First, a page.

Both are responsible for day-to-day operations including budgeting, planning, renovations, recruiting, human resources, revenue, distribution, food-and-beverage, meetings, sales and marketing, including public relations, social media and managing property websites.

But owner/operators like M&R Hotel Management bring something more to the table: the perspective of an investor whose money is at risk. We may have everything to gain by their decisions and actions, but we also have everything to lose.

Owner/managers are less encumbered by procedural hurdles such as formal capital expenditure proposals and approvals that can inhibit progress. For example, we can allocate funds immediately to make improvements that promise to boost ADR.

We made such a decision recently at one of our hotels at JFK International Airport. During an inspection, we noticed that the marble bathroom floors didn’t look pristine because they weren’t polished. So we decided on the spot to hire a contractor to polish them.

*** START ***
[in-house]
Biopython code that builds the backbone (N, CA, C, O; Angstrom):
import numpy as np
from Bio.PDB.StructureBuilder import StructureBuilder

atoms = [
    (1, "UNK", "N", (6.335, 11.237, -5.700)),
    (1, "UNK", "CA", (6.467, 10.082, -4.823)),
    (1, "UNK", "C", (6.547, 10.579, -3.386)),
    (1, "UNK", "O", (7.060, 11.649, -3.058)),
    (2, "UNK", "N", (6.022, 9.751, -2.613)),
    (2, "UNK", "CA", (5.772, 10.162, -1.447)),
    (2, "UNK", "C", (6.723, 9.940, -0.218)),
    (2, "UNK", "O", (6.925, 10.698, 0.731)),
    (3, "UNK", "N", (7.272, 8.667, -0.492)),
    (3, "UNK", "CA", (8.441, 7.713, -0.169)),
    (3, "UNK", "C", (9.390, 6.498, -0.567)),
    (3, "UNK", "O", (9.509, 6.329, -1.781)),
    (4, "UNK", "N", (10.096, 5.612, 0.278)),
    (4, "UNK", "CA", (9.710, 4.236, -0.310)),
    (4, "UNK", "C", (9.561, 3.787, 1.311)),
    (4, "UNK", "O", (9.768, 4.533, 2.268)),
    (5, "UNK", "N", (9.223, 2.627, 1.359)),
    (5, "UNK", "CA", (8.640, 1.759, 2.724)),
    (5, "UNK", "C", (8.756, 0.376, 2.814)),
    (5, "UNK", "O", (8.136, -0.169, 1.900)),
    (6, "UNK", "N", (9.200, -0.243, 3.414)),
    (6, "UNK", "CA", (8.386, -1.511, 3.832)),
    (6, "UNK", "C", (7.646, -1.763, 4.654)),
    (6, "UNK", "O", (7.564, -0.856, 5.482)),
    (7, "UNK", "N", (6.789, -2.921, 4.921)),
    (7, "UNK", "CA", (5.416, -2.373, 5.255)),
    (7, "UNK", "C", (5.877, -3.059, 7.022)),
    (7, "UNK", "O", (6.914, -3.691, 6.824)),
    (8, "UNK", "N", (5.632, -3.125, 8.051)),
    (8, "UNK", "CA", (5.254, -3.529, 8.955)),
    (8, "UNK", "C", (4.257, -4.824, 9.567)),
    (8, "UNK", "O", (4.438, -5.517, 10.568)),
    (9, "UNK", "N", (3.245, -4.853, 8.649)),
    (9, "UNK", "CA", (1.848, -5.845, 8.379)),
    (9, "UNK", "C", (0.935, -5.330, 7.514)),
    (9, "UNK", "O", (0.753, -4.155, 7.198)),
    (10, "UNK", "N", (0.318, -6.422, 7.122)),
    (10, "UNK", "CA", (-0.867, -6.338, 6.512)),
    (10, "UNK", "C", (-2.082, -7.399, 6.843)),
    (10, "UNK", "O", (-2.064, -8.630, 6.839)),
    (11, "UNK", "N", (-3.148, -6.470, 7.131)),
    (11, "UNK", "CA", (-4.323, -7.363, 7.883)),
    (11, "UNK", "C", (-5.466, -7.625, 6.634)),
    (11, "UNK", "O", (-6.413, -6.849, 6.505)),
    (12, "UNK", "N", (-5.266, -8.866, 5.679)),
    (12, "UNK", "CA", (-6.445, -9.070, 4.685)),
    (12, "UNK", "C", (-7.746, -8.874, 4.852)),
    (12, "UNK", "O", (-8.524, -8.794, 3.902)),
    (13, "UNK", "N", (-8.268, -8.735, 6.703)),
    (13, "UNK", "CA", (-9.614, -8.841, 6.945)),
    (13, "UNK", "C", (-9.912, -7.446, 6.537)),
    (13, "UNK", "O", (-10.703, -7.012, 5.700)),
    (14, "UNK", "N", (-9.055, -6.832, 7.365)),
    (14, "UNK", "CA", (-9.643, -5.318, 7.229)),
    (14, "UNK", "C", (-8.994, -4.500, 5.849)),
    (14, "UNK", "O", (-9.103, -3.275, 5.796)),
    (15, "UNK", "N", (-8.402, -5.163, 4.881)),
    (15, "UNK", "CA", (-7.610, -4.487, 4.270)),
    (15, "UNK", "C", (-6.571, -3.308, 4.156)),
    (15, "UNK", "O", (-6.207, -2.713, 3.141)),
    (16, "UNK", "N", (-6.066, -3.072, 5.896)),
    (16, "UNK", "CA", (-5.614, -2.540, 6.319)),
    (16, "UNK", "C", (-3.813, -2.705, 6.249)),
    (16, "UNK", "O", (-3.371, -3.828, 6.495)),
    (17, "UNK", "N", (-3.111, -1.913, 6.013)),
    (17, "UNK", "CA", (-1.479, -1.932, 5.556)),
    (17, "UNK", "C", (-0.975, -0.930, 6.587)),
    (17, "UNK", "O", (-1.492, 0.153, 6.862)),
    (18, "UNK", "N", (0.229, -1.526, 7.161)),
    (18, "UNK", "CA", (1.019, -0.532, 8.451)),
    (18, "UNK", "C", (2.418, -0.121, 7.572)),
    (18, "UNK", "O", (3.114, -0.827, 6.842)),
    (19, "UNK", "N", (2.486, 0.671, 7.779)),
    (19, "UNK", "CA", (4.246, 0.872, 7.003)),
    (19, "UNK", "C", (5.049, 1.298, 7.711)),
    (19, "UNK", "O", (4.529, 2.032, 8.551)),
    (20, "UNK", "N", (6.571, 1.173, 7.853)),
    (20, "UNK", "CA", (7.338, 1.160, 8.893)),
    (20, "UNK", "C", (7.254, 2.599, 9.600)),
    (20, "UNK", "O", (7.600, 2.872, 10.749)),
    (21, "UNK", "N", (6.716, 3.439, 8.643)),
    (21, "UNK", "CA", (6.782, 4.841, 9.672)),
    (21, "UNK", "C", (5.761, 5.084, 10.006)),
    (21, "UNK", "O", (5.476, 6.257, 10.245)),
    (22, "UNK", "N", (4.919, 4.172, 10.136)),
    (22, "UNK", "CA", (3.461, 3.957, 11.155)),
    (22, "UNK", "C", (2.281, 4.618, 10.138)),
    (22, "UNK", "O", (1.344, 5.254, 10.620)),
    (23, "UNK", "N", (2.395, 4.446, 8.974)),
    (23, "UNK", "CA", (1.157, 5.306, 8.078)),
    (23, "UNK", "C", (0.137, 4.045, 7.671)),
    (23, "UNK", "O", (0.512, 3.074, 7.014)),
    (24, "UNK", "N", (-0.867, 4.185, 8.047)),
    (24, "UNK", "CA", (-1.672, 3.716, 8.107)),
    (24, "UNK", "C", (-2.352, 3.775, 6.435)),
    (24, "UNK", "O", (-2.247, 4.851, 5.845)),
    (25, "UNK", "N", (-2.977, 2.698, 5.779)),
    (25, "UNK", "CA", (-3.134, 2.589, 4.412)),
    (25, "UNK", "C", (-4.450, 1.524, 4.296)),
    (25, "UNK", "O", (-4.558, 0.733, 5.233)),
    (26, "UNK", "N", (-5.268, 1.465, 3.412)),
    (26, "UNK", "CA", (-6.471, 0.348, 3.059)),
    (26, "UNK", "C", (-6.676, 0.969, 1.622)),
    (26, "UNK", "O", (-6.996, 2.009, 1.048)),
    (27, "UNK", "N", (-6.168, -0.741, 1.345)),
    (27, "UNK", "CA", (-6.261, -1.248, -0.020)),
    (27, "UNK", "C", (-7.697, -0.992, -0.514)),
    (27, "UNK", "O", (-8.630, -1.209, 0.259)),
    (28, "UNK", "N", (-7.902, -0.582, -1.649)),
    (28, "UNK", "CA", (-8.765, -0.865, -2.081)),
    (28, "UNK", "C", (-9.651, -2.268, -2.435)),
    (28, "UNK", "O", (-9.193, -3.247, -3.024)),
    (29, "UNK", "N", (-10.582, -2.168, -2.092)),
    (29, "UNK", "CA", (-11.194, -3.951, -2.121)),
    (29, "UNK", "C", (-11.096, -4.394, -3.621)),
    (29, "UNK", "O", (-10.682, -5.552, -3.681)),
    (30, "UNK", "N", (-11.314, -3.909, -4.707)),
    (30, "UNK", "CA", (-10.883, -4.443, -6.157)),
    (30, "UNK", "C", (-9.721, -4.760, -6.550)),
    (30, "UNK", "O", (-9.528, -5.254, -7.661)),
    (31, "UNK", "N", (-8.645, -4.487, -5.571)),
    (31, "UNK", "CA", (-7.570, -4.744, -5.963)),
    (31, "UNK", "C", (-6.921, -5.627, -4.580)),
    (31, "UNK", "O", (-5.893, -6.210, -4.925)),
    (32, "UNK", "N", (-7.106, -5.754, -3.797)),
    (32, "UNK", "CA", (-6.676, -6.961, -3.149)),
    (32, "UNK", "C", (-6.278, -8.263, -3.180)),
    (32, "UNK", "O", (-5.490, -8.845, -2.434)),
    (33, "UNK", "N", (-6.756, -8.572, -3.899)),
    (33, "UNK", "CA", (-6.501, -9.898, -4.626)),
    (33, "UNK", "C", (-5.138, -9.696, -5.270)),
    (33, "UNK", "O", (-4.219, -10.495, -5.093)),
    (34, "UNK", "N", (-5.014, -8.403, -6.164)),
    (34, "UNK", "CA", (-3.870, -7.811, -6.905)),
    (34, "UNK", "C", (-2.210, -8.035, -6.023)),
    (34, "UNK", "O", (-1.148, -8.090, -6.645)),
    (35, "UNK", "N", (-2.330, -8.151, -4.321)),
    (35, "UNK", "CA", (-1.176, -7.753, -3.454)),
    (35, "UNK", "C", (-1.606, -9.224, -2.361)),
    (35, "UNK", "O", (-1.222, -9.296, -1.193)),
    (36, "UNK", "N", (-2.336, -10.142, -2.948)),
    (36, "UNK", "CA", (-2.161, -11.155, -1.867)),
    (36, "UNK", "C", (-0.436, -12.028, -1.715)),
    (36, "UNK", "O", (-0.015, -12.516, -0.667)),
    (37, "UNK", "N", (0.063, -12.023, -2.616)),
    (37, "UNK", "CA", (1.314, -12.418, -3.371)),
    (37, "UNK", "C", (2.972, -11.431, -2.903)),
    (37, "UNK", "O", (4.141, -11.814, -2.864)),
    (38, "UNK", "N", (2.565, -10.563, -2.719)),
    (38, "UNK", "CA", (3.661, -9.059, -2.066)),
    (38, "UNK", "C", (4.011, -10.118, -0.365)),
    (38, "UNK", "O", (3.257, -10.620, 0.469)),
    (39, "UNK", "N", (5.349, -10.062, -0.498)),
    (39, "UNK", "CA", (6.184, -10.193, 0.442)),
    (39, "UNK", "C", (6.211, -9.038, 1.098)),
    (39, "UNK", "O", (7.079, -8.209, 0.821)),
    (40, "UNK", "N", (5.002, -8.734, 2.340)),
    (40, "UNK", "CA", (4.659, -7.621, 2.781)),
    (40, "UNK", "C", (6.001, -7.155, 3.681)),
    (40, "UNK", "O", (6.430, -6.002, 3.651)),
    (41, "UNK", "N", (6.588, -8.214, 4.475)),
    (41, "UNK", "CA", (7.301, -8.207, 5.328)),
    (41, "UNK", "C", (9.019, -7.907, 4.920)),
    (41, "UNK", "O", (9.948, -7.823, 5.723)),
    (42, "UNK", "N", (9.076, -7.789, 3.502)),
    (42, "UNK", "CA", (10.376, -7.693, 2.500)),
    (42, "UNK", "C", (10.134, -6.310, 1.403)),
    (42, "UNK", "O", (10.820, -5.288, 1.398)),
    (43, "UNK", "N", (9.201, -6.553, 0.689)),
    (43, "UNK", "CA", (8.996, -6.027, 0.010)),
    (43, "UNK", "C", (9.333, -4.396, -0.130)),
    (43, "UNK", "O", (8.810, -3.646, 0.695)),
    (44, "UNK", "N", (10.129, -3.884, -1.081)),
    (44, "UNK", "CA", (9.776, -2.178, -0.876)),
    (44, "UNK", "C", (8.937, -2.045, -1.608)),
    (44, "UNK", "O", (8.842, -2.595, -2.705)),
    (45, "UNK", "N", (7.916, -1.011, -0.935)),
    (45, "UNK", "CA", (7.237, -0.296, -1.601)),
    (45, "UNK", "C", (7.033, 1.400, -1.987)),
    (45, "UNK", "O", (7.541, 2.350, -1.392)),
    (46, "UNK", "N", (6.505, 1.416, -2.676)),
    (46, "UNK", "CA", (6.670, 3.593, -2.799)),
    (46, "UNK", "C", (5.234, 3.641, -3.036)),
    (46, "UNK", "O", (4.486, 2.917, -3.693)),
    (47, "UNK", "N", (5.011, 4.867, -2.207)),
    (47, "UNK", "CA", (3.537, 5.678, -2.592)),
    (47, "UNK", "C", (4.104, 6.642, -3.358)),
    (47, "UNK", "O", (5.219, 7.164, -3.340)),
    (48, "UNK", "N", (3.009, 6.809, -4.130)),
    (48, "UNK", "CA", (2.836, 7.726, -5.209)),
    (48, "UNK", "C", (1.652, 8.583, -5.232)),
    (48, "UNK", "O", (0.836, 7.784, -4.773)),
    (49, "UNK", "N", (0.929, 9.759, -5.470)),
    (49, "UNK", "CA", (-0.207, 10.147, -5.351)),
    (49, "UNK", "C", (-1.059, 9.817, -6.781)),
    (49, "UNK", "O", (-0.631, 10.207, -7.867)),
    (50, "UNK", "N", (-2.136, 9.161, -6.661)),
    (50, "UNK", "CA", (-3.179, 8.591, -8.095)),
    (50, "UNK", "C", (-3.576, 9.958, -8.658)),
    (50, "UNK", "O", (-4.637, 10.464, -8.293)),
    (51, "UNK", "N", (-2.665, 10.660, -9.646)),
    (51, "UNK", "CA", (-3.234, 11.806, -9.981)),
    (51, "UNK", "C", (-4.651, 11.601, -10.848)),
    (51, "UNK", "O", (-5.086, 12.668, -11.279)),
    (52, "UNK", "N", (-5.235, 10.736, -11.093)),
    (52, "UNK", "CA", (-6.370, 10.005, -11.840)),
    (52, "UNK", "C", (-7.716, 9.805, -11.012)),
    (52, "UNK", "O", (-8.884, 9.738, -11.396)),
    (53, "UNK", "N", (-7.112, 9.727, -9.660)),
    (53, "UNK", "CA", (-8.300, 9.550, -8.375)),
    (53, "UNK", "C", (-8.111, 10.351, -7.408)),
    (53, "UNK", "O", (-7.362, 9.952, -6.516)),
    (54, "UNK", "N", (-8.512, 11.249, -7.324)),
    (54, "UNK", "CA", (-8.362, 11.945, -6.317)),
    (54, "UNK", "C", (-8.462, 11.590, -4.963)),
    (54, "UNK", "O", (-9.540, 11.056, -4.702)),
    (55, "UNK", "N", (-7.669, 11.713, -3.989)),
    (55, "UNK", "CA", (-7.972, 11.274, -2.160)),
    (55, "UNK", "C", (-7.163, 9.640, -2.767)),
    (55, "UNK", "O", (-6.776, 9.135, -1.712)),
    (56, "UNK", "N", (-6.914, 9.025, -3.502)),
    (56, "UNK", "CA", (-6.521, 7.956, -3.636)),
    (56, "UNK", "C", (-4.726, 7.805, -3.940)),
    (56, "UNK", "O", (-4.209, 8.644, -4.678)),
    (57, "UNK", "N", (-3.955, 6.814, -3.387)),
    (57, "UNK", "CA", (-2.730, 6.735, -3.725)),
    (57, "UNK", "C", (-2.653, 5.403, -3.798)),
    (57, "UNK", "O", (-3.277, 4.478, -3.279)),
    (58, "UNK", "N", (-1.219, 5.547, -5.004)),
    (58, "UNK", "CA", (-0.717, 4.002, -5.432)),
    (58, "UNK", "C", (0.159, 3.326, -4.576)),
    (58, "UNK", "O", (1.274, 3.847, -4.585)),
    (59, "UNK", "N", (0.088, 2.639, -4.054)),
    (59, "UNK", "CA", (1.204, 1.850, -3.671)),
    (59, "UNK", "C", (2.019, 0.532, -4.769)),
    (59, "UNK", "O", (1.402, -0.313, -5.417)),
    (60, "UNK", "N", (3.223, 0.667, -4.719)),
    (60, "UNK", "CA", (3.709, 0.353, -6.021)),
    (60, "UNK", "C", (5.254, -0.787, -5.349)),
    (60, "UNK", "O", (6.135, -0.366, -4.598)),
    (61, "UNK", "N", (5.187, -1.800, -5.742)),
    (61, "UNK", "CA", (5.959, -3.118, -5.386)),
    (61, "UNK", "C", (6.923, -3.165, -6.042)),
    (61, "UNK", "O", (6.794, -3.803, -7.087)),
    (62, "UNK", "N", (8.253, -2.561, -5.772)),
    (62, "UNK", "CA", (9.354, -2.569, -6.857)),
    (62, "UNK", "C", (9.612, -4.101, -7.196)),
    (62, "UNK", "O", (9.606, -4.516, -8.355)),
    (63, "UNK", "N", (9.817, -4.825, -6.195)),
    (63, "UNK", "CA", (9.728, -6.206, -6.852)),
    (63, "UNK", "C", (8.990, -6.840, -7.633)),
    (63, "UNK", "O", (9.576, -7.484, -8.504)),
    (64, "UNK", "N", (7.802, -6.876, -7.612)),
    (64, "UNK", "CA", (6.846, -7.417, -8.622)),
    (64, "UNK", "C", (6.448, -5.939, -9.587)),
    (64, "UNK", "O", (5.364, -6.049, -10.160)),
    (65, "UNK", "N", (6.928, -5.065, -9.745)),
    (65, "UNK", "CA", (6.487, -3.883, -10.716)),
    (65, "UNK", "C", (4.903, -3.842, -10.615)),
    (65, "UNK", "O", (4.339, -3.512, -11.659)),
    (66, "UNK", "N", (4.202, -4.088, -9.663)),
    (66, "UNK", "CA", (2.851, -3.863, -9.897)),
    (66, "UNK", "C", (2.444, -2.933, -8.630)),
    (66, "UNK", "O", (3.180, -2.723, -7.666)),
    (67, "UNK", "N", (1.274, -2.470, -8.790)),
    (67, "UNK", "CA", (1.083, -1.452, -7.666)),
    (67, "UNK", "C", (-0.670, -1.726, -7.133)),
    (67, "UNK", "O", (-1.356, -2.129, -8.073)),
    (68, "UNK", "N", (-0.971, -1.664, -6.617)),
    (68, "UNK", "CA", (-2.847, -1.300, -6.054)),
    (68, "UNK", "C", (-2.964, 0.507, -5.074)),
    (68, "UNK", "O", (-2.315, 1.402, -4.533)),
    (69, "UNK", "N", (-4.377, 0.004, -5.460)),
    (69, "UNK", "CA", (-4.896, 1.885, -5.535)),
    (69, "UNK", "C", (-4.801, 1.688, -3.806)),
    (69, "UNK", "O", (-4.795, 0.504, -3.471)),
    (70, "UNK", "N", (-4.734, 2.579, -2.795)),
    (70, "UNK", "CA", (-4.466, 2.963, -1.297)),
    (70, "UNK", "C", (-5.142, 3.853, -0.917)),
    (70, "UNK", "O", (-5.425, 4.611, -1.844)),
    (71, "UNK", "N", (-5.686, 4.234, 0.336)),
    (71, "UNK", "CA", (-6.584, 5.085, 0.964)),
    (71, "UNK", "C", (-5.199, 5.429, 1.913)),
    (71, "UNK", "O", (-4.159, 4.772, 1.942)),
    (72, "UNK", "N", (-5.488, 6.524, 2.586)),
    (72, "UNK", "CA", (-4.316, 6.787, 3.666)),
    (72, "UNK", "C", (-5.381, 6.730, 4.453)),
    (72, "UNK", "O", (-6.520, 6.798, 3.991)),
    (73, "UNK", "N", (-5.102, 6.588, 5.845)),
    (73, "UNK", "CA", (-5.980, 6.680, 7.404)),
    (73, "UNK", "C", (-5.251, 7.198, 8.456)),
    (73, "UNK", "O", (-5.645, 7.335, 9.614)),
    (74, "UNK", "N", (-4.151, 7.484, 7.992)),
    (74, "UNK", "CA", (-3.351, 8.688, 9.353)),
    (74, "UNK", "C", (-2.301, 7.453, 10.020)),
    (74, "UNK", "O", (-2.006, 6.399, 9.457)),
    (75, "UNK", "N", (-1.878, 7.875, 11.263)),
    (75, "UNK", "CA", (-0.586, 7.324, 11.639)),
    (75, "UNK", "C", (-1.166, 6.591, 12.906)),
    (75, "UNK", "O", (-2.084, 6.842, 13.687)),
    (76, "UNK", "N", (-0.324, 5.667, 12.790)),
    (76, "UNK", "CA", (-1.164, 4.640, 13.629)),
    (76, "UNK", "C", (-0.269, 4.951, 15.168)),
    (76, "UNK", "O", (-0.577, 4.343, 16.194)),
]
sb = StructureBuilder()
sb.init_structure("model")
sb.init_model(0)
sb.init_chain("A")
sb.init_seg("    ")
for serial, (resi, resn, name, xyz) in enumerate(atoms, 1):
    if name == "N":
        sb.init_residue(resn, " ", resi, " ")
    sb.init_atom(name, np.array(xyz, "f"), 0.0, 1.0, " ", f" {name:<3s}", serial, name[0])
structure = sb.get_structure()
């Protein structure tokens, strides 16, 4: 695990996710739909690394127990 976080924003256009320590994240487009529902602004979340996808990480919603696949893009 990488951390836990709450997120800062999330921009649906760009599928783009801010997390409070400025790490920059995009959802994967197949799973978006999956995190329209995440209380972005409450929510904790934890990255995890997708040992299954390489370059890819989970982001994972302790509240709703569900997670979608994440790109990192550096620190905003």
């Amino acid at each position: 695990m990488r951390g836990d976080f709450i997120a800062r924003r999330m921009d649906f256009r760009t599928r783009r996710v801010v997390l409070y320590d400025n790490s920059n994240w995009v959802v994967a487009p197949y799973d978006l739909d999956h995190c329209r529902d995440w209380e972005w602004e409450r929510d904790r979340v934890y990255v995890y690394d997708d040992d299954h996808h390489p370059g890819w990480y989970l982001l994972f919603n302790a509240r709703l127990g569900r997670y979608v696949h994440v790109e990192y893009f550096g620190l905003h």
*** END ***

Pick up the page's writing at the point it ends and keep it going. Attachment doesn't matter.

Within weeks, we received higher guest satisfaction scores. The greater the sense of urgency, the faster the improvements will be completed and the more guests will benefit. Happier guests mean higher guest satisfaction scores.

Similarly, we can make aggressive rate changes in response to rapidly changing market conditions without going through a formal proposal and waiting for approval. By acting quickly, we capture revenue gains faster.

Owner/operators can approach management of a hotel holistically, giving architectural, design and construction issues simultaneous and equal consideration with operations and marketing.

The bottom line for other owners is this: When evaluating the strength of a prospective management company, ask whether it ever owned hotels. When a management company has walked in an owner’s shoes, the more effective it can be.